Underwhelming Fossil Fish of the Month: August 2014
By Mark Carnall, on 29 August 2014
Welcome welcome to this month’s Underwhelming Fossil Fish of the Month. The mission of this blog series is to temporarily shine the spotlight on underwhelming fossil fish specimens from the Grant Museum collection. It’s not that the Grant Museum collection is particularly underwhelming, most fossil collections are made up of huge archives of fragmentary, broken and not-particularly-impressive material that have had their heyday in scientific research and are now just taking up space. This month, I’m taking a leaf out of singer-songwriter, actor, record producer, businessman, and philanthropist, Justin Timberlake’s book and I’m bringing SexyBack with this month’s fossil fish. Combing the drawers for suitable specimens this one stopped me in my tracks and got me blushing.
This specimen is bringing sexy back. The other underwhelming fossil fish of the months don’t know how to act. Warning, this month may not be suitable for those who are of a nervous disposition.
Take ’em to the bridge.
Feast your rods and cones on this and tell me that this fossil fish doesn’t cross your bedding?
According to the ever reliable label information on this specimen is an example of Proscinetes a Jurassic bony fish. Proscinetes is an extinct genus of pycnodontid fish, underwhelming fossil fish fans will remember this festive edition featuring related genus Stemmatodus back in December. What we have here appears to be the opposite of the business end of the creature (the errr, pleasure end? The personal end? What is the opposite of business?).
Complete and rather beautiful specimens of Proscinetes collected from the amazing Solnhofen Lagerstätte (geological sites of exceptional presevation) in Germany are a staple of many museum fossil fish displays. Unfortunately, this is not one of those ‘common’ pretty boy specimens but the allure here is far more smouldering in my opinion. According to the label, this specimen was collected from Solnhofen on the 12th of November in the year somethingsomething06. This specimen was originally labelled Microdon hexagonus but was subsequently identified as Proscinetes. Given the lack of much of the diagnostic regions in this specimen I’m hesitant to attempt to redetermine it, particularly as the taxonomy of Jurassic pycnodontid fish is particularly messy and confusing.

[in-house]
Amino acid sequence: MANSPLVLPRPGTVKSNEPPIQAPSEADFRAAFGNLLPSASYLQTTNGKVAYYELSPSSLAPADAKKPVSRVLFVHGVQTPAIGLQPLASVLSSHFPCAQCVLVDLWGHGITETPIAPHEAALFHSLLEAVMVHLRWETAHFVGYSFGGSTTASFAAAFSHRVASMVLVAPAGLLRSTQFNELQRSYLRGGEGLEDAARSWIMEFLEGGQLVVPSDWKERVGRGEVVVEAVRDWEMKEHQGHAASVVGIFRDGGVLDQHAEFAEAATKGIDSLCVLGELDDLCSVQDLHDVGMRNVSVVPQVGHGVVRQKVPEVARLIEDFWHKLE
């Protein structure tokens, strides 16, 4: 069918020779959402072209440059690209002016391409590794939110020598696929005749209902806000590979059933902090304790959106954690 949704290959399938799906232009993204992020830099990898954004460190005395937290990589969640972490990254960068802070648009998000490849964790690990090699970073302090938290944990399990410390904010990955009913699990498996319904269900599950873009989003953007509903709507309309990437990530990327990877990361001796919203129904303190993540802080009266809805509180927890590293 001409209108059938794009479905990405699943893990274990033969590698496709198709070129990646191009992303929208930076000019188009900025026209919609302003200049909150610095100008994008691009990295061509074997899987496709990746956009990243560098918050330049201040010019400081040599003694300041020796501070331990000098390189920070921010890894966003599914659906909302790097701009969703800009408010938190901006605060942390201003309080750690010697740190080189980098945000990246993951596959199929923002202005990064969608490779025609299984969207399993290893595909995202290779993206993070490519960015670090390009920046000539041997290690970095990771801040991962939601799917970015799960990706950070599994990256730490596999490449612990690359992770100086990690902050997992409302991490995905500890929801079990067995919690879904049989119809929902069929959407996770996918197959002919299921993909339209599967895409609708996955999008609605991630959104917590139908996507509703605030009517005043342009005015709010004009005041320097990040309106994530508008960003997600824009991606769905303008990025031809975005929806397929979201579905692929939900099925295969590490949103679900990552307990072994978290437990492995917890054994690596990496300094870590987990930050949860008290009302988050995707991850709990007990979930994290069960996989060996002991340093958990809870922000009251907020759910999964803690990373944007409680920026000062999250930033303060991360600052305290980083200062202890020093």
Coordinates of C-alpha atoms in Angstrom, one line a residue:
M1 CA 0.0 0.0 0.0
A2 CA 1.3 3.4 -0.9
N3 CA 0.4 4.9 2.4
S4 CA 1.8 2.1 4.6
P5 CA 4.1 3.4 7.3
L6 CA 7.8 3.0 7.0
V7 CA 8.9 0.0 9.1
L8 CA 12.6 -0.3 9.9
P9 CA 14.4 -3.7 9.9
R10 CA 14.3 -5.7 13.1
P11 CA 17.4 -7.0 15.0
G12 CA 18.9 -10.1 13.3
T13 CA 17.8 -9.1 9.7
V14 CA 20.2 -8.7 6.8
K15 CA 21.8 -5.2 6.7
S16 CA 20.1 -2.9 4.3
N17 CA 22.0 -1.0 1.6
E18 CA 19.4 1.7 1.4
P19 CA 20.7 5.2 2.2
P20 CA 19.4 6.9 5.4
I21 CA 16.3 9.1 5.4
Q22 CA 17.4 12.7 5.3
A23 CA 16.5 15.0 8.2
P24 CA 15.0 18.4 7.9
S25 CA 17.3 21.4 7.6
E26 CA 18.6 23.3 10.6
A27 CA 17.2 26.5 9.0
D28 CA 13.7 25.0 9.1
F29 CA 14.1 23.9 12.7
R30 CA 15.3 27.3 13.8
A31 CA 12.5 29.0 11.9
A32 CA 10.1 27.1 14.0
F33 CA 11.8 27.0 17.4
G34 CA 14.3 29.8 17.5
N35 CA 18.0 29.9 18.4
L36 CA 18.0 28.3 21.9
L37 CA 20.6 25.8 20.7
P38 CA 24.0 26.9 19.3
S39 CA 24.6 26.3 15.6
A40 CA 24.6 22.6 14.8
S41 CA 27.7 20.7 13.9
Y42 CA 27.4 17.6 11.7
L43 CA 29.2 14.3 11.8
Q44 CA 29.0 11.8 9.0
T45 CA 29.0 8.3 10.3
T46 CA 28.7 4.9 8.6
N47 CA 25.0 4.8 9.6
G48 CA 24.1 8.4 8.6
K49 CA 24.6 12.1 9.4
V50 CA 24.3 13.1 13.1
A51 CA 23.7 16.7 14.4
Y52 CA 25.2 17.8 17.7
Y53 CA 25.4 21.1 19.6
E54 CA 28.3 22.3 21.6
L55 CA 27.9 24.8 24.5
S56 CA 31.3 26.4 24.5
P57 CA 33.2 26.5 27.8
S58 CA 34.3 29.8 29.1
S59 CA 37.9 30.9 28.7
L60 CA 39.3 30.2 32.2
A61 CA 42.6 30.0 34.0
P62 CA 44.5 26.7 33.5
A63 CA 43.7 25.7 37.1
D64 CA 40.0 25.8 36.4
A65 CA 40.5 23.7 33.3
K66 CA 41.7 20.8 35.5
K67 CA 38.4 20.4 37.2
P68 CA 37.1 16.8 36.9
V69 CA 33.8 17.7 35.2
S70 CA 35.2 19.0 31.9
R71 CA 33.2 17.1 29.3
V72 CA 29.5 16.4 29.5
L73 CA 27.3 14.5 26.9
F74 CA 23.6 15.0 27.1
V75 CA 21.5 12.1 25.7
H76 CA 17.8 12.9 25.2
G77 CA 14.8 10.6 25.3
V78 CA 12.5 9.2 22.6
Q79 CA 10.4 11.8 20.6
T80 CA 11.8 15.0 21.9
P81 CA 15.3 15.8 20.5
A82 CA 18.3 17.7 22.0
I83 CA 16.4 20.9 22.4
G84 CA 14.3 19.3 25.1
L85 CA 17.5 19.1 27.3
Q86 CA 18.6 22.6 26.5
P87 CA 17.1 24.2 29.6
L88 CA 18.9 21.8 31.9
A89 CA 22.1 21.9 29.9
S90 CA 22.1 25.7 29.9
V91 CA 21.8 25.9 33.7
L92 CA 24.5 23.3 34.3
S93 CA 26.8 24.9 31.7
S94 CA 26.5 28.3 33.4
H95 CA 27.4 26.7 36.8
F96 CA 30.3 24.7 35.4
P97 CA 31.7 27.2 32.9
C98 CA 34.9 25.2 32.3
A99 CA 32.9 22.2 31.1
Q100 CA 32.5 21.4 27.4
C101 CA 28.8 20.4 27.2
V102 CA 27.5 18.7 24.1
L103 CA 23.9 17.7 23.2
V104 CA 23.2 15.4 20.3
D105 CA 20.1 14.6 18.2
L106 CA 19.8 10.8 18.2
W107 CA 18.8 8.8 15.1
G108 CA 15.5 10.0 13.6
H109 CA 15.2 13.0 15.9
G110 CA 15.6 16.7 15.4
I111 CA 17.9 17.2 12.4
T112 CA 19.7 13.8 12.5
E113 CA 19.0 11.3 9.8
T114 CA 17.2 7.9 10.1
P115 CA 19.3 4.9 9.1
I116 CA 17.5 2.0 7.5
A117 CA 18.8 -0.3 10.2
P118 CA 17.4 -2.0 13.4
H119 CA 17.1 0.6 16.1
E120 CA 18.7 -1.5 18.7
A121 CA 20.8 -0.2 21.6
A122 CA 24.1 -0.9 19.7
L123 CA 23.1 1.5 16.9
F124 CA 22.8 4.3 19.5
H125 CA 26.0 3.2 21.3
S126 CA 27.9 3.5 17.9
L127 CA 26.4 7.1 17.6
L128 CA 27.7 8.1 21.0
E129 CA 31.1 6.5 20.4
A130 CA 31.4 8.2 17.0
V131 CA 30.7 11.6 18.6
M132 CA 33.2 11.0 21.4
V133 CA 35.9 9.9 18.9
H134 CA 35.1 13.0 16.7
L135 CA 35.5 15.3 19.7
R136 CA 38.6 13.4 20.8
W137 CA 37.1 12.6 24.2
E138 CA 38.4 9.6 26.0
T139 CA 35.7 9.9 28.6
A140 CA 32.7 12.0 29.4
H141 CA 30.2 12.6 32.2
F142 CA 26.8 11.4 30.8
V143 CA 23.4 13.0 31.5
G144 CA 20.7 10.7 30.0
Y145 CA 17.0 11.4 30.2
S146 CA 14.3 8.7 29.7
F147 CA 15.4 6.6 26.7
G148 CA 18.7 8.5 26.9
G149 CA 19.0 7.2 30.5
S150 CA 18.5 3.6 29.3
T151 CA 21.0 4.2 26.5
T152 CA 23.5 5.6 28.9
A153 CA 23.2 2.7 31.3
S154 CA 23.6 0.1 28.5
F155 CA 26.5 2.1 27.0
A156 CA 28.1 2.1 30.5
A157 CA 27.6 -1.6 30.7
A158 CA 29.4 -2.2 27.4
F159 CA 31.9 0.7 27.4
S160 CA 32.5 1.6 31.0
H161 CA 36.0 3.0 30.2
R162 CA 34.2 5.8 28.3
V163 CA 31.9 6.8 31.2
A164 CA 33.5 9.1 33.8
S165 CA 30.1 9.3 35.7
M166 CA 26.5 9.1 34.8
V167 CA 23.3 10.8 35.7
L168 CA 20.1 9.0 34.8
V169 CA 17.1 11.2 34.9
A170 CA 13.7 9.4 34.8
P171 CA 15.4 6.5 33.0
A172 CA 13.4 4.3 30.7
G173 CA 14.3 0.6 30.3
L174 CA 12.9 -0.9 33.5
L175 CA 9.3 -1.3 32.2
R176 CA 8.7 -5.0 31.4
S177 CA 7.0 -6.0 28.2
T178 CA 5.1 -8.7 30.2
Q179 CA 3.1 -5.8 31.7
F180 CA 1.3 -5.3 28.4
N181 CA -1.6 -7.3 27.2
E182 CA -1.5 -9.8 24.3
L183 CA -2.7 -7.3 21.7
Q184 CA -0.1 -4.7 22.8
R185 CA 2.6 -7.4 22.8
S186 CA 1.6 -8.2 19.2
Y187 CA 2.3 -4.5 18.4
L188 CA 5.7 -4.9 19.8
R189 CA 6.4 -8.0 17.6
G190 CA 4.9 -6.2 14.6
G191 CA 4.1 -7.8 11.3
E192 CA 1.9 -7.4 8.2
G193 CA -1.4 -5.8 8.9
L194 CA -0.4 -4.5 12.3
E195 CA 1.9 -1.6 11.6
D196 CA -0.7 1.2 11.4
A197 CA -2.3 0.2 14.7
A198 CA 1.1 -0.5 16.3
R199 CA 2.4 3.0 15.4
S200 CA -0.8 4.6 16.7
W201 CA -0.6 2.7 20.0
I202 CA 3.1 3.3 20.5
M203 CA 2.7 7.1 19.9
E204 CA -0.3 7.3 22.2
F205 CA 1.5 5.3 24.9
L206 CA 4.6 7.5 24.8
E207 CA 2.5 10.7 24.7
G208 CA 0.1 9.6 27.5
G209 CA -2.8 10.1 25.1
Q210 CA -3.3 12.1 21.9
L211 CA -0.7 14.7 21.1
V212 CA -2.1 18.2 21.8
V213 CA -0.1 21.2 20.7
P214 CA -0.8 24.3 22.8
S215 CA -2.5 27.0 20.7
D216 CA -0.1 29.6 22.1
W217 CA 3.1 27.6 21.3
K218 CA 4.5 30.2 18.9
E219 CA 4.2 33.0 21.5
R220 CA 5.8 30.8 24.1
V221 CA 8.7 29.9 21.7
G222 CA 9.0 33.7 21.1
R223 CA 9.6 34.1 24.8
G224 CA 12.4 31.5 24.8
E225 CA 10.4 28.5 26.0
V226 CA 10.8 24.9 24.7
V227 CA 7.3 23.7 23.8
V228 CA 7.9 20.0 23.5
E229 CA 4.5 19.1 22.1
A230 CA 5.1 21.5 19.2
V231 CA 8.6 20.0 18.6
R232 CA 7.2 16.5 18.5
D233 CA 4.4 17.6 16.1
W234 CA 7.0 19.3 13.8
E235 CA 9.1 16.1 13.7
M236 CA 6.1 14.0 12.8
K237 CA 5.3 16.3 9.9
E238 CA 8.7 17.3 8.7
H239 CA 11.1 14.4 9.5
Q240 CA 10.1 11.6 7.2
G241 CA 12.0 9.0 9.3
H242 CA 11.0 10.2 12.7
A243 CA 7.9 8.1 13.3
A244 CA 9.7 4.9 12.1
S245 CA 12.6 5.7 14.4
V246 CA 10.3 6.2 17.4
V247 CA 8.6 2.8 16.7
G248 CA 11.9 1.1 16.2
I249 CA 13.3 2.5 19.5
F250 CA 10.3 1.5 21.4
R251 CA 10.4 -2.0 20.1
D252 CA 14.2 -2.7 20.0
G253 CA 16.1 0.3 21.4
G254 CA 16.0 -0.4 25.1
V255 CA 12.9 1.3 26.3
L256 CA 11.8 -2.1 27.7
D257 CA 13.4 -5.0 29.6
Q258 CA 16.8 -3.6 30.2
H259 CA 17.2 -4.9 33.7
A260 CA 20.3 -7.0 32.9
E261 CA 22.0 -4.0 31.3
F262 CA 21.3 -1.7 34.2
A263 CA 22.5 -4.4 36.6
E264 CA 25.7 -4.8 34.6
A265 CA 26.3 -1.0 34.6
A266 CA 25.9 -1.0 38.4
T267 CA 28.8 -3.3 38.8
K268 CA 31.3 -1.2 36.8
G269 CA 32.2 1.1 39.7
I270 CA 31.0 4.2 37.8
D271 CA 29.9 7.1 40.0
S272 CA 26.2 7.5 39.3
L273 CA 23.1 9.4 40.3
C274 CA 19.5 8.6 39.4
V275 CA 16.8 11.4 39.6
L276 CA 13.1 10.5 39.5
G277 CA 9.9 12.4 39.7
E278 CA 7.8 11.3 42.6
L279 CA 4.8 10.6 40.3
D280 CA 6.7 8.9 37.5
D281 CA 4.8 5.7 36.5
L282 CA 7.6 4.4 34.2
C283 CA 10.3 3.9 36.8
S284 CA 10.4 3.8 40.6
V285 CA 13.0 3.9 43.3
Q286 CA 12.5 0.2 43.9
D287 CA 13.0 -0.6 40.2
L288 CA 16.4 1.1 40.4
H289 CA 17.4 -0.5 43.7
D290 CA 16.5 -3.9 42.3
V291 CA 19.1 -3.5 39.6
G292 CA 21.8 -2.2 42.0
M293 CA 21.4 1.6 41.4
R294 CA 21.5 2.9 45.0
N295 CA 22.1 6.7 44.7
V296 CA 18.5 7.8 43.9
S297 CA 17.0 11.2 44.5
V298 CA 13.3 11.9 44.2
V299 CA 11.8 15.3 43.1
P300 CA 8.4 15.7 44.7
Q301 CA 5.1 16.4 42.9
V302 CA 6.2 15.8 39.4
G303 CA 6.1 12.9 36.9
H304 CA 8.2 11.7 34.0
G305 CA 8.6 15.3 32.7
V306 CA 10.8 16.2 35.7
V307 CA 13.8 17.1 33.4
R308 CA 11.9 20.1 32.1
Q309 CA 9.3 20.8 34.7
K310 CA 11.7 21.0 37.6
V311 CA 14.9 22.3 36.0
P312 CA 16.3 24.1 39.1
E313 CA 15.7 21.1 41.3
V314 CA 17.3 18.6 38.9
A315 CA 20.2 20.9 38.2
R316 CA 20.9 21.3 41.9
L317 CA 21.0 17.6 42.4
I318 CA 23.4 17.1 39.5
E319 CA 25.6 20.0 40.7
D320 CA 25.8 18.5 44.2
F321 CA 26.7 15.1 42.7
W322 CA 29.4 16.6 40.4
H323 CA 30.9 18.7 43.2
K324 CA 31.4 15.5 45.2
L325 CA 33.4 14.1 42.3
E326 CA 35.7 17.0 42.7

Take ’em to the chorus.
Preservation What we have here appears to be the worst half of fossil in two parts. There are some bone elements preserved but this fossil is mostly the impression of the skeleton and the fins with what looks like a fine detailed impression of the skin detail (see image below from the ever disappointing but cheap USB microscope*). Presumably there is a part to this counterpart in a museum somewhere which has the other half of the fossil with much more of the preserved skeleton rather than the impression. Having said that, this is still a sexy fossil fish that I’d have been extremely chuffed to have discovered, prizing apart the laminae of the Solnhofen lithographic limestone.
Research There hasn’t been a huge amount of research into fish in this genus. A lot of the early descriptions of pycnodont fish taxa were made in the 19th Century and early 20th Century. In the 1960s there was a spate of additional descriptions and muddling of names and spellings. More recently in the 1990s and the noughties (yuk!) there have been a series of papers adding a group here and there and smoothing out the chaotic groupings of the past. Proscinetes is mentioned in these but more often than not it is name checked as existing but not being of particular interest. Of the dozen or so references I’ve looked at, Proscinetes appears on a page or two in each. They say sex sells but apparently this isn’t the case for academic journal papers about fish palaeontology.
In Society Normally, I struggle to fill this section, however for this month’s entry I found some fascinating information by scanning microfiche articles relating to sexy fossils. Apparently, there was a minor scandal at the 1983 Sexiest Fossil in the World competition. The award that year went to a particularly alluring woolly rhino skull, however, after the award it was discovered that the skull was a sub-fossil and thus not eligible for the prize. Controversially, the award was not taken back despite the strict entry guidelines leading many fossil collectors to boycott the competition the following year**.
In Society 0/5
* I’ve been receiving a lot of letters and emails from readers to ‘stop laying into the disappointing but cheap USB microscope’. The thing is, dear reader, I was mis-sold this product. Claiming to allow for up to 400 times magnification, the focal length of the microscope is so small that essentially it’s a USB magnifying glass. Furthermore, the resolution on the images is so low that it makes everything look like an impressionist painting.
**This may or may not have happened.
Mark Carnall is the Curator of the Grant Museum of Zoology